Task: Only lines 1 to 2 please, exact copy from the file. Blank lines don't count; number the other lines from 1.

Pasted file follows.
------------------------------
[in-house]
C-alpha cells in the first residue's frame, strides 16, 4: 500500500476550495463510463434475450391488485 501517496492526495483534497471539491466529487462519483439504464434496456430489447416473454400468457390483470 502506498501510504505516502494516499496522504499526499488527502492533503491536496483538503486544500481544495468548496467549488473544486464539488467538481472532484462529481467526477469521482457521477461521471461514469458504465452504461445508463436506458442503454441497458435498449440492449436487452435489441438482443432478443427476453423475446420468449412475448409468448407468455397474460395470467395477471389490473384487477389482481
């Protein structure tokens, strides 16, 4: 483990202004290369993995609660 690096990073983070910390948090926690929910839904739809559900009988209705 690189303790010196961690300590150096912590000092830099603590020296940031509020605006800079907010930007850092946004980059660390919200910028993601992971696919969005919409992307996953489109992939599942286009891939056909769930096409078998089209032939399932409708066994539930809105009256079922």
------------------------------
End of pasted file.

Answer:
[in-house]
C-alpha cells in the first residue's frame, strides 16, 4: 500500500476550495463510463434475450391488485 501517496492526495483534497471539491466529487462519483439504464434496456430489447416473454400468457390483470 502506498501510504505516502494516499496522504499526499488527502492533503491536496483538503486544500481544495468548496467549488473544486464539488467538481472532484462529481467526477469521482457521477461521471461514469458504465452504461445508463436506458442503454441497458435498449440492449436487452435489441438482443432478443427476453423475446420468449412475448409468448407468455397474460395470467395477471389490473384487477389482481